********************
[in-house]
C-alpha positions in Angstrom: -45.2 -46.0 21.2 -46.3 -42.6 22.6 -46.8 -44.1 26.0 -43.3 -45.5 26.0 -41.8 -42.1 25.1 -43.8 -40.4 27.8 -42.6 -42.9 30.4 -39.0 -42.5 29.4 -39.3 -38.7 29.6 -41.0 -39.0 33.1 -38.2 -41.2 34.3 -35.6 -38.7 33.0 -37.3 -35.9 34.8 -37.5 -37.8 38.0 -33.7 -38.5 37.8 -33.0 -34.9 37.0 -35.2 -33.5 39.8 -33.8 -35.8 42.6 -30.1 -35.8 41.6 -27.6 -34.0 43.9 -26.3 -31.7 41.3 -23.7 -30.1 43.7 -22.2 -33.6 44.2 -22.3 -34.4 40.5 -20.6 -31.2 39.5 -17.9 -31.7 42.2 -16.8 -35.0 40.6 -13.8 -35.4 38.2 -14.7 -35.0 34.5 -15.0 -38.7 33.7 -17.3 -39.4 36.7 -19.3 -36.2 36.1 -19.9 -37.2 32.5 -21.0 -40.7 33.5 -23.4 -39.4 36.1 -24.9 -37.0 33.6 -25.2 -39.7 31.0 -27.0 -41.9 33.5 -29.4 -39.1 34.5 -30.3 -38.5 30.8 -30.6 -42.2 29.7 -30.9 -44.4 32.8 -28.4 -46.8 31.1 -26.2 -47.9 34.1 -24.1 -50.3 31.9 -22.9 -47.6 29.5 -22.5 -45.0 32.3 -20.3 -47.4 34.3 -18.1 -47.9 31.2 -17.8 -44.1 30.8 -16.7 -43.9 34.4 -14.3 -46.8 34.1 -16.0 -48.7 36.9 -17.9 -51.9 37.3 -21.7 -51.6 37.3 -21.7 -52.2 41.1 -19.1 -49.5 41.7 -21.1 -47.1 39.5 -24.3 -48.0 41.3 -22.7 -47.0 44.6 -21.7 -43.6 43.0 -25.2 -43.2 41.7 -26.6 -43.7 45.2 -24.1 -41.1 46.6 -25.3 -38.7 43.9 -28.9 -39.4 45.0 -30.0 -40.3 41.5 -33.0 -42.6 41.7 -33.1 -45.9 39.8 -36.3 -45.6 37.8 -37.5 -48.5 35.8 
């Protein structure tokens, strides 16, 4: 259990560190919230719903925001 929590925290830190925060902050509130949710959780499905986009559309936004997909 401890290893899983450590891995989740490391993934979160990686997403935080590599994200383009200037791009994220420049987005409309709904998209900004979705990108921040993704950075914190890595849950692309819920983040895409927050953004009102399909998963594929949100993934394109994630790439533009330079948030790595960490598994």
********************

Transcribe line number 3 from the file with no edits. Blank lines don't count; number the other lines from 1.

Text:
């Protein structure tokens, strides 16, 4: 259990560190919230719903925001 929590925290830190925060902050509130949710959780499905986009559309936004997909 401890290893899983450590891995989740490391993934979160990686997403935080590599994200383009200037791009994220420049987005409309709904998209900004979705990108921040993704950075914190890595849950692309819920983040895409927050953004009102399909998963594929949100993934394109994630790439533009330079948030790595960490598994």